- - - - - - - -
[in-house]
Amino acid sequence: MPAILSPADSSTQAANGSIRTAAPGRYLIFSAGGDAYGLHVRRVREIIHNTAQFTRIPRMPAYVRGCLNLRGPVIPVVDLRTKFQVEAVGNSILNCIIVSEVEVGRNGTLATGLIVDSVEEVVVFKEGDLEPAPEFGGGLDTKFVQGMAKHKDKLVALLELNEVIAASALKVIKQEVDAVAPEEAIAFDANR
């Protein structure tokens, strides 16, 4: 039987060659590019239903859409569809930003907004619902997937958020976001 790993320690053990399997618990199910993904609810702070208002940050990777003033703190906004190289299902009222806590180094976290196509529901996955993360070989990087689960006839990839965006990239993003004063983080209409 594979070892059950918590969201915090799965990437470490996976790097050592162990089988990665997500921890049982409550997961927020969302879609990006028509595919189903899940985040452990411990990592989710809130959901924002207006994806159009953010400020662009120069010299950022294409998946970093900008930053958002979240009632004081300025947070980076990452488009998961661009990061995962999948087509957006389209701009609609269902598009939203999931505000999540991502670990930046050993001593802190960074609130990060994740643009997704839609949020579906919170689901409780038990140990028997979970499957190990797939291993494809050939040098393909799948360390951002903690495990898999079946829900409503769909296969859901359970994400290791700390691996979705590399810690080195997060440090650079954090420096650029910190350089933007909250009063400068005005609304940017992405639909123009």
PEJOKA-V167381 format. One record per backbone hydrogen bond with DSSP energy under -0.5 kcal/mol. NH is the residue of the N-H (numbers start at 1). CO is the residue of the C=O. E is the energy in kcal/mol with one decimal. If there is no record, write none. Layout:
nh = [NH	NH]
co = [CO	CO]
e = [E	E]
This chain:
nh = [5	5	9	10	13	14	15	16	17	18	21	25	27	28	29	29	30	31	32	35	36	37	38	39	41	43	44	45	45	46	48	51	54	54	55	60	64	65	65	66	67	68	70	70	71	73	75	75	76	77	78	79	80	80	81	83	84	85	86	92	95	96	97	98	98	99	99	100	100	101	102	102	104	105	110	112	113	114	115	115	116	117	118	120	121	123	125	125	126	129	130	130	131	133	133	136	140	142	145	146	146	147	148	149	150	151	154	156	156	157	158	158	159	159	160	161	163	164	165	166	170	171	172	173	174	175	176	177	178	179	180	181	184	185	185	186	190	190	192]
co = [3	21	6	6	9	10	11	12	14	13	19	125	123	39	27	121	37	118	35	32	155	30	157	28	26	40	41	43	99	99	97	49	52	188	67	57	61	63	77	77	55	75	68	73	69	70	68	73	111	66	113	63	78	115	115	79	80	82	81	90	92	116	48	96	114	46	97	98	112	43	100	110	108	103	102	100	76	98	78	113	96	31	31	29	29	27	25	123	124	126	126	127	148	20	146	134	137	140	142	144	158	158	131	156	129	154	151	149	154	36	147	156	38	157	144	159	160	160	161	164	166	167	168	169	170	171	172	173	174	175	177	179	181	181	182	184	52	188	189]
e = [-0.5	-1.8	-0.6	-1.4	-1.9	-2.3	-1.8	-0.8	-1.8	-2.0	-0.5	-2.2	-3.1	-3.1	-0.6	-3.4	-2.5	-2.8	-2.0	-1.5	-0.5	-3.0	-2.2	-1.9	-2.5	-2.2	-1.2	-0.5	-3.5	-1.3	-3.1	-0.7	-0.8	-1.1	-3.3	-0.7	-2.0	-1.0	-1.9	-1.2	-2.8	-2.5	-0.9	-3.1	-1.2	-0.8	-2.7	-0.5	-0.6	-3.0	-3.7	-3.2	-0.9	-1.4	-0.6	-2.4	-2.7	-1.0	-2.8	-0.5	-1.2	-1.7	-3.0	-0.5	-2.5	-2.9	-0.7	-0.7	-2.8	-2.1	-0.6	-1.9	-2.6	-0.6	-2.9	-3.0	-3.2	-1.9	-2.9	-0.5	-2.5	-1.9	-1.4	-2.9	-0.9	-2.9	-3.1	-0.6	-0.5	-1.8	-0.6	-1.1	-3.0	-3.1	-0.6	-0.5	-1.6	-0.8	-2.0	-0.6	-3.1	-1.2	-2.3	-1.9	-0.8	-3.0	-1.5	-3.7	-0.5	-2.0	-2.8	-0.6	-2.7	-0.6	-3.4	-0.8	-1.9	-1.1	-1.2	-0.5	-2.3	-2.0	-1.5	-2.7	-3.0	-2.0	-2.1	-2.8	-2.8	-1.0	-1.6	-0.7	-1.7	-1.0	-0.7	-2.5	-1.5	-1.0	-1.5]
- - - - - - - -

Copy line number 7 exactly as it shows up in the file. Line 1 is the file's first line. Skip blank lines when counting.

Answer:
e = [E	E]